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Today's Stichomancy for Angelina Jolie

The first excerpt represents the past or something you must release, and is drawn from Don Quixote by Miquel de Cervantes:

one of them who was in advance began shouting to Don Quixote, "Get out of the way, you son of the devil, or these bulls will knock you to pieces!"

"Rabble!" returned Don Quixote, "I care nothing for bulls, be they the fiercest Jarama breeds on its banks. Confess at once, scoundrels, that what I have declared is true; else ye have to deal with me in combat."

The herdsman had no time to reply, nor Don Quixote to get out of the way even if he wished; and so the drove of fierce bulls and tame bullocks, together with the crowd of herdsmen and others who were taking them to be penned up in a village where they were to be run the


Don Quixote
The second excerpt represents the present or the deciding factor of the moment, and is drawn from Some Reminiscences by Joseph Conrad:

Not that I think resignation the last word of wisdom. I am too much the creature of my time for that. But I think that the proper wisdom is to will what the gods will without perhaps being certain what their will is--or even if they have a will of their own. And in this matter of life and art it is not the Why that matters so much to our happiness as the How. As the Frenchman said, "Il y a toujours la maniere." Very true. Yes. There is the manner. The manner in laughter, in tears, in irony, in indignations and enthusiasms, in judgments--and even in love. The manner in which, as in the features and character of a human face, the inner truth is foreshadowed for those who know how to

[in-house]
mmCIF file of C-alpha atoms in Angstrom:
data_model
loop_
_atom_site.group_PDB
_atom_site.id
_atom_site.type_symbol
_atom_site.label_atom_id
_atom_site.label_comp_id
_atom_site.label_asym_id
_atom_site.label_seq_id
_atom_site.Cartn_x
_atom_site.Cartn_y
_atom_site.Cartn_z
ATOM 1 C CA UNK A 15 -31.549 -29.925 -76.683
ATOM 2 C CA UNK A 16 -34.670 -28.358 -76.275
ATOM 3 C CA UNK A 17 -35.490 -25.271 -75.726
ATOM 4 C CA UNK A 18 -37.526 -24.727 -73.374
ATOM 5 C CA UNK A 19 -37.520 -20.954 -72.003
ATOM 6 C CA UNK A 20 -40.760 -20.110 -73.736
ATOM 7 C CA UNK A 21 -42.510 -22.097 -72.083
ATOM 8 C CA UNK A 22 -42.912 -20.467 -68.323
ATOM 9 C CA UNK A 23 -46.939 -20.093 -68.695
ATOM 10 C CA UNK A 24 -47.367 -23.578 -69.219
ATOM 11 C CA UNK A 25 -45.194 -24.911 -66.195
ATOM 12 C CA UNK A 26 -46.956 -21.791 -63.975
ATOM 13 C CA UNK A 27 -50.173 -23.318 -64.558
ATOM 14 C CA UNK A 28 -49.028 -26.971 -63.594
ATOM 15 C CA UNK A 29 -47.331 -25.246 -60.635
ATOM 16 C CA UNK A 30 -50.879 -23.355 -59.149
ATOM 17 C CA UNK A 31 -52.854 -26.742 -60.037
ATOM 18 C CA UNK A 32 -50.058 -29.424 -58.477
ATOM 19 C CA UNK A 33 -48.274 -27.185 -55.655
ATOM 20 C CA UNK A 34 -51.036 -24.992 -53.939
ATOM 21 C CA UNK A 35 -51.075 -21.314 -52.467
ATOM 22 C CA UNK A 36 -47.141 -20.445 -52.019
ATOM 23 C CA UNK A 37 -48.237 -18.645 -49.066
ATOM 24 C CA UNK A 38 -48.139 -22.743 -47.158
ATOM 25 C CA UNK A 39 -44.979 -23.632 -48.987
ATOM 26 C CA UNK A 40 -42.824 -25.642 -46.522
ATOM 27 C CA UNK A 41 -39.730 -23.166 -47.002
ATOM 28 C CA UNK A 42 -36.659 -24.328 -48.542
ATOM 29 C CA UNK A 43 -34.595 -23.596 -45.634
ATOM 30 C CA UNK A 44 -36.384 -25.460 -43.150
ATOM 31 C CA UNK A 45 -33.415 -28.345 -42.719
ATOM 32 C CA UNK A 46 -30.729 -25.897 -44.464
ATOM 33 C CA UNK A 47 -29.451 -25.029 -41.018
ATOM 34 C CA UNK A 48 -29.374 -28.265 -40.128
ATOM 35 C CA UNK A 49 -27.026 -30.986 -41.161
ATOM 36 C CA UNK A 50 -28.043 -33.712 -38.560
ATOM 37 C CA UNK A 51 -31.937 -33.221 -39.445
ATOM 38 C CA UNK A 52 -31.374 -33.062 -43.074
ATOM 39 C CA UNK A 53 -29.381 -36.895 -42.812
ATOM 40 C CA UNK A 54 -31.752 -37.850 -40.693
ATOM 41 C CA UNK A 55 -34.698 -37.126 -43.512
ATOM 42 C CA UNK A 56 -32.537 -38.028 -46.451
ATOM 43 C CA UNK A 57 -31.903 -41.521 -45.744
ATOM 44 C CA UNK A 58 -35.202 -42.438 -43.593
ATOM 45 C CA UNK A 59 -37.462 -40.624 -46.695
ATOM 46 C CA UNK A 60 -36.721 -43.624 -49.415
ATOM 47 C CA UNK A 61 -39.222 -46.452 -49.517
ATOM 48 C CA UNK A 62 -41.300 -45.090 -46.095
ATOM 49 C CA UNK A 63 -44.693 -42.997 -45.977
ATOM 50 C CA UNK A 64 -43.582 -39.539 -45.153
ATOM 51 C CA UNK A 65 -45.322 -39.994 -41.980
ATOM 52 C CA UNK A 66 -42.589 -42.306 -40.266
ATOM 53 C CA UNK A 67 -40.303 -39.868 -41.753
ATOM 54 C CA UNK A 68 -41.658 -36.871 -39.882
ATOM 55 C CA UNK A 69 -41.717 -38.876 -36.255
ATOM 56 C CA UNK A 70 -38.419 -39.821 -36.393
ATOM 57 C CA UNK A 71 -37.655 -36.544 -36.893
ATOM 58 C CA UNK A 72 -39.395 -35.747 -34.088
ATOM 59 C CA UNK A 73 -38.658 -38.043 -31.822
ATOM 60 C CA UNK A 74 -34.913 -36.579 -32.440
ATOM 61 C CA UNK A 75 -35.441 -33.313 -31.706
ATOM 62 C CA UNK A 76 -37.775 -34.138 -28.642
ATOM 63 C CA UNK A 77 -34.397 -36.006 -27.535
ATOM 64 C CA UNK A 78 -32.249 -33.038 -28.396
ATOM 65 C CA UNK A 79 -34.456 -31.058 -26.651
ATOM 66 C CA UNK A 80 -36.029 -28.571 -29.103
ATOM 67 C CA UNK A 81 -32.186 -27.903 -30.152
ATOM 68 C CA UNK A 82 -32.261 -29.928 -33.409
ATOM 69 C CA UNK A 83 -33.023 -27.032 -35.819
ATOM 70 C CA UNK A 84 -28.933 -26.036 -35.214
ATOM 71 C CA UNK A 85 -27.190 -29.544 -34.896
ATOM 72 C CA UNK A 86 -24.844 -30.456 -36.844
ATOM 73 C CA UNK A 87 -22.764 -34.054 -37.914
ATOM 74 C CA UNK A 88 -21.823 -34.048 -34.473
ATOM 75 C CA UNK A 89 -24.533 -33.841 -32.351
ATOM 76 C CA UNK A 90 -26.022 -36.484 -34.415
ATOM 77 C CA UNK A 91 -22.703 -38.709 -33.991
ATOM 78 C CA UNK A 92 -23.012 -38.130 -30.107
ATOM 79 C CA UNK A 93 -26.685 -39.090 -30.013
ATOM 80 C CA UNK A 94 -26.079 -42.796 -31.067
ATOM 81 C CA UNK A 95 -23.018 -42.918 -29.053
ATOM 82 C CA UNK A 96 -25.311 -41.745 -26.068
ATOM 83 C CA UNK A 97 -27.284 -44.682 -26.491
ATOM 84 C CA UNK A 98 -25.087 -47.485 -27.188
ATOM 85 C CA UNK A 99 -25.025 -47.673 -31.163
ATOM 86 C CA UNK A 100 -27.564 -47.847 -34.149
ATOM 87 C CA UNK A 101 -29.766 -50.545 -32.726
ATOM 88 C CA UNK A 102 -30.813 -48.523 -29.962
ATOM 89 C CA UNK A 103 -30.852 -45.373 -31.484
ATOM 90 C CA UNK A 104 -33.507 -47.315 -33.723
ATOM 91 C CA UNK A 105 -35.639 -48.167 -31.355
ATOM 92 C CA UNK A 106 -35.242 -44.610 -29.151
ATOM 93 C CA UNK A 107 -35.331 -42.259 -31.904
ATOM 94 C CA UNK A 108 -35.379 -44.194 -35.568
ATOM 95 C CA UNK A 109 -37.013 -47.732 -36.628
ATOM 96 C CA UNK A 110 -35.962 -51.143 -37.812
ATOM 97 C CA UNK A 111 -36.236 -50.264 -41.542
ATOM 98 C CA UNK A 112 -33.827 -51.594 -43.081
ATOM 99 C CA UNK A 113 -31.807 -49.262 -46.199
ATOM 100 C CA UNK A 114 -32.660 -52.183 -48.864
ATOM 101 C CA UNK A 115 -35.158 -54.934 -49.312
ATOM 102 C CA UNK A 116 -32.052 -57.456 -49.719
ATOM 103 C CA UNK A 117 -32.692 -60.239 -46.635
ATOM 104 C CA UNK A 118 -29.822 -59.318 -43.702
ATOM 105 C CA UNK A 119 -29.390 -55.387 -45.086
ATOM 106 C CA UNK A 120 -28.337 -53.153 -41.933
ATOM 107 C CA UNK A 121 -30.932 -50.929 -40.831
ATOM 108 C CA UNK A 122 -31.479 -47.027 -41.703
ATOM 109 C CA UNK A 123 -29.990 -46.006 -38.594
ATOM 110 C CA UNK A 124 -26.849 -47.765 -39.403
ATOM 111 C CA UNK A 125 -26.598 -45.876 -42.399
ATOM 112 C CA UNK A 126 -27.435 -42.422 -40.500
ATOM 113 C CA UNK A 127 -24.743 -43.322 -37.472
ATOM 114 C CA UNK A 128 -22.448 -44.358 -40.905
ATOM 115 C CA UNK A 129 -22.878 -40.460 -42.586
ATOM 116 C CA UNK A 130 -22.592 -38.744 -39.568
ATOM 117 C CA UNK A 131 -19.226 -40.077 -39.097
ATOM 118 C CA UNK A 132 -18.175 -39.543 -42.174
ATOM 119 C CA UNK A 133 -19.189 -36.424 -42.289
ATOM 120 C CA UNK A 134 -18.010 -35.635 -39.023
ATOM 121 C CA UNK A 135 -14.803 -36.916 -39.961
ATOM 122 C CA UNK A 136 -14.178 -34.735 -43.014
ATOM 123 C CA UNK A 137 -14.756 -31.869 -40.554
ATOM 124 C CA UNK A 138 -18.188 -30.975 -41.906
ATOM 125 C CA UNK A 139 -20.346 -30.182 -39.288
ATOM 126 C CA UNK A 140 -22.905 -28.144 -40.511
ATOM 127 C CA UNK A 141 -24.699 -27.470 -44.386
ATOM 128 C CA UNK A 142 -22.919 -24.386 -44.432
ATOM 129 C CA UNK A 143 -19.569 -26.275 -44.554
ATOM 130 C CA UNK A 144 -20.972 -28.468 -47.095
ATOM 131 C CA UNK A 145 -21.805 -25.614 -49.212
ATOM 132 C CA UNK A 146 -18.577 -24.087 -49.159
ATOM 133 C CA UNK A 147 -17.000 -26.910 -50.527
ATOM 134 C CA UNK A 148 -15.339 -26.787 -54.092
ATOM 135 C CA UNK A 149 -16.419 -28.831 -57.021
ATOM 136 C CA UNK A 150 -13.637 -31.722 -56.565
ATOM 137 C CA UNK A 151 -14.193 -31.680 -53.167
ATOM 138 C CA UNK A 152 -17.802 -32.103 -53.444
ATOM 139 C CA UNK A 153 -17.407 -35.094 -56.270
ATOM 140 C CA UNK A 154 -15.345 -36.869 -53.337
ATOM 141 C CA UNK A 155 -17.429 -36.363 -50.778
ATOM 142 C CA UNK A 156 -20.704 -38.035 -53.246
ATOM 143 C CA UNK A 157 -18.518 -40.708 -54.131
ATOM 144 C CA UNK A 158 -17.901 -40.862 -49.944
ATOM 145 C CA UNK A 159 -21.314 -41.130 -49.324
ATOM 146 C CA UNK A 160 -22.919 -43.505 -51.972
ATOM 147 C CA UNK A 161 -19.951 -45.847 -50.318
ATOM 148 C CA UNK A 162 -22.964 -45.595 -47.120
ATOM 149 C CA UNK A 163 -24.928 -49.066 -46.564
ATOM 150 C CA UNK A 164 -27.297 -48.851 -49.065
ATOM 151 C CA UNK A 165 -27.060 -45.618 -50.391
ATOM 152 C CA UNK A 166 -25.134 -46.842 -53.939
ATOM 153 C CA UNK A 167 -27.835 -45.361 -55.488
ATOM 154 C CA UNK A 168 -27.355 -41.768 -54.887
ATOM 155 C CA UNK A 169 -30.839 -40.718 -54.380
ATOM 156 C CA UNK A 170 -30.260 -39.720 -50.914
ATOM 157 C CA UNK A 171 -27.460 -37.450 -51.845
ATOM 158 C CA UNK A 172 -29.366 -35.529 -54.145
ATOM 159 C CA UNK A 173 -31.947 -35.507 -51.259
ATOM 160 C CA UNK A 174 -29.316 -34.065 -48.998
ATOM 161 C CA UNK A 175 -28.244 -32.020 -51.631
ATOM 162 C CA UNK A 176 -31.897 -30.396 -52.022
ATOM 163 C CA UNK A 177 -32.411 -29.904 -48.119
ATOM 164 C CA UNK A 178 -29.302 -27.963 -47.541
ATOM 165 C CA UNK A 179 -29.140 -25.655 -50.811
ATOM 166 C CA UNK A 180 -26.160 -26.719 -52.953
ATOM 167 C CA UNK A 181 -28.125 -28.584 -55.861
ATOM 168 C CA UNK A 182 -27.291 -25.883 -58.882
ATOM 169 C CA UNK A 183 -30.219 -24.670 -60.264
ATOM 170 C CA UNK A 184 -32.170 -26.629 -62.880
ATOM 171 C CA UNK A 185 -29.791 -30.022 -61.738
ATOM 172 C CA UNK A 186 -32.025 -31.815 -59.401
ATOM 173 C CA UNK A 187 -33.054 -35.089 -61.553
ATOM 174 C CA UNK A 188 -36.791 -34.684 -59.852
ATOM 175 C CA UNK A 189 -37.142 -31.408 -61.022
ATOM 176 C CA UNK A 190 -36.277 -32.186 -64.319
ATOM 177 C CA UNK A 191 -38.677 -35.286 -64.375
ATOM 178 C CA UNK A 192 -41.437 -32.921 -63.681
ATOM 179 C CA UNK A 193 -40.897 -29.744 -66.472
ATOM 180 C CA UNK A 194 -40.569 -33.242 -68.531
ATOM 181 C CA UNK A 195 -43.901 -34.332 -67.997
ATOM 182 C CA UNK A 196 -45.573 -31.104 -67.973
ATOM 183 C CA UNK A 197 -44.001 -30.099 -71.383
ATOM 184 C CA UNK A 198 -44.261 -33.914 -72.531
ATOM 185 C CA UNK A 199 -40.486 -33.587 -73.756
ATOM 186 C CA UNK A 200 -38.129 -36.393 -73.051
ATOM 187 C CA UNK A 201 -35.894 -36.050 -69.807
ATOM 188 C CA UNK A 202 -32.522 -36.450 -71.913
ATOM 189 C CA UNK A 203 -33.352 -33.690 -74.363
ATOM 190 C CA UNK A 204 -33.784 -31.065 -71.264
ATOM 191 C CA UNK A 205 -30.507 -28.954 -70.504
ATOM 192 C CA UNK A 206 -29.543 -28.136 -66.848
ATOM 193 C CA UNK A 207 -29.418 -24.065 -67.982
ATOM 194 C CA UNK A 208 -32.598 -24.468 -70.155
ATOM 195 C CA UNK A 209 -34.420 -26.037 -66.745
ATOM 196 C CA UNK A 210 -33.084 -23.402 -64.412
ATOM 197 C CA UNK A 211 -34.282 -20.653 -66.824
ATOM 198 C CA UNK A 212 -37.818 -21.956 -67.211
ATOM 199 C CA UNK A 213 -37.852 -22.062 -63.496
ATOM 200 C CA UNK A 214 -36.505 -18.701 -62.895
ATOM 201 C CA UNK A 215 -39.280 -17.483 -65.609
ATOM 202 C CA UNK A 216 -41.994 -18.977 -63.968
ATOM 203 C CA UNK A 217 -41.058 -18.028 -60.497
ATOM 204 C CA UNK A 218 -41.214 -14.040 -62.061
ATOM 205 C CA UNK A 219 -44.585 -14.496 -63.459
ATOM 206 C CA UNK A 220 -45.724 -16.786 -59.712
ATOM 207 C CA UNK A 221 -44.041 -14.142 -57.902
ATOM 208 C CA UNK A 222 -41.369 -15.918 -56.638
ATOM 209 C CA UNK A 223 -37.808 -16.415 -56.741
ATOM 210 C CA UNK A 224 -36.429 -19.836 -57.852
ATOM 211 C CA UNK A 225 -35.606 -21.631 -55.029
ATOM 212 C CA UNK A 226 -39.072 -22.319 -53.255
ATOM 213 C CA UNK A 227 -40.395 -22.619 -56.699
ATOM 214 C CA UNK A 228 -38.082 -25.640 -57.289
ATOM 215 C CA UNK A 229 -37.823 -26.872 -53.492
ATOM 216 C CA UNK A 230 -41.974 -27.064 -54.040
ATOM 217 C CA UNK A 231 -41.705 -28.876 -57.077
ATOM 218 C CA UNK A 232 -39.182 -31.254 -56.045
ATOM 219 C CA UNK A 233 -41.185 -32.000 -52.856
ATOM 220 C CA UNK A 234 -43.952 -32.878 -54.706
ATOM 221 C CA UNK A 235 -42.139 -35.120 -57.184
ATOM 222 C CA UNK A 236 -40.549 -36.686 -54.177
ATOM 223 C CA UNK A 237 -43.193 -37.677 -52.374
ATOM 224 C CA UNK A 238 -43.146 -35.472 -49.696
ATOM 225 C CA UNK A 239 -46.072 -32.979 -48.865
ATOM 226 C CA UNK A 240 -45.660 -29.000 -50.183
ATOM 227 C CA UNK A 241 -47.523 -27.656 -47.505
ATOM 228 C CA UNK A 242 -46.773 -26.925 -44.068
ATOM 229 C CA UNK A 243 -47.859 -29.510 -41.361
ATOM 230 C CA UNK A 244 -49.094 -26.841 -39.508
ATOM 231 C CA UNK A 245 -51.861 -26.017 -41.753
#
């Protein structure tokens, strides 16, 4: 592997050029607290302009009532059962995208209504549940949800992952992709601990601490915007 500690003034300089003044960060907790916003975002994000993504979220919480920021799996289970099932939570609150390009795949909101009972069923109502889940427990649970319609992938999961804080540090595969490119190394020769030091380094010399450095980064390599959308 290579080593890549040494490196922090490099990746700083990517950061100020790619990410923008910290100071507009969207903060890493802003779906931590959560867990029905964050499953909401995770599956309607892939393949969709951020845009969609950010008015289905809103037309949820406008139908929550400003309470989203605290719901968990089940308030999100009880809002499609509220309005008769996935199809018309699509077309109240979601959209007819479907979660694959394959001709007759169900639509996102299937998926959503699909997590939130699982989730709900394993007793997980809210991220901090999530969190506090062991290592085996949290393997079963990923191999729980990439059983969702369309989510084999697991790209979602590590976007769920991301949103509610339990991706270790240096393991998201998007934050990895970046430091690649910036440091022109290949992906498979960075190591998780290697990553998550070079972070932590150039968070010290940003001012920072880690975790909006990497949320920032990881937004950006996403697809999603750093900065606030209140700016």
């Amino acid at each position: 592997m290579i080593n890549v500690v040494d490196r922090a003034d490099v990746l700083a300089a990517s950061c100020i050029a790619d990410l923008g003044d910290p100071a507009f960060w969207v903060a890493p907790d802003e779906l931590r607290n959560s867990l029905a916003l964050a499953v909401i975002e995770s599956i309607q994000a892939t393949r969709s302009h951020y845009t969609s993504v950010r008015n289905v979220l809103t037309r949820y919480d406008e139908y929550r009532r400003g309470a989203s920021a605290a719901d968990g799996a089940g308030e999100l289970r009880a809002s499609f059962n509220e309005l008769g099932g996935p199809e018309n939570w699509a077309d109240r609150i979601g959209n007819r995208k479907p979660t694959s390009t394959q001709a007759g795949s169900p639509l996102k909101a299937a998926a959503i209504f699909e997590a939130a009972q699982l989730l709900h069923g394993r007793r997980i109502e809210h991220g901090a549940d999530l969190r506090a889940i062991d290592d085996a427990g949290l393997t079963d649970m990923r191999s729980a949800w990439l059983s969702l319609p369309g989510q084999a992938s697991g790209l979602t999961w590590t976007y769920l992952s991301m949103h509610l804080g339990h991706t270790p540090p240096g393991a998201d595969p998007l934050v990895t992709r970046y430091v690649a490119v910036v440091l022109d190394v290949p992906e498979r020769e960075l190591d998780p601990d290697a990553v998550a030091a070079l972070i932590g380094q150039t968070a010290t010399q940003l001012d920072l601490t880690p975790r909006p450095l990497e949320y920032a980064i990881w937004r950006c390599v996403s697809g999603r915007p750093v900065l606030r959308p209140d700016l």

Some Reminiscences
The third excerpt represents the future or something you must embrace, and is drawn from A Lover's Complaint by William Shakespeare:

Her grievance with his hearing to divide: If that from him there may be aught applied Which may her suffering ecstasy assuage, 'Tis promised in the charity of age.

'Father,' she says, 'though in me you behold The injury of many a blasting hour, Let it not tell your judgement I am old; Not age, but sorrow, over me hath power: I might as yet have been a spreading flower, Fresh to myself, if I had self-applied Love to myself, and to no love beside.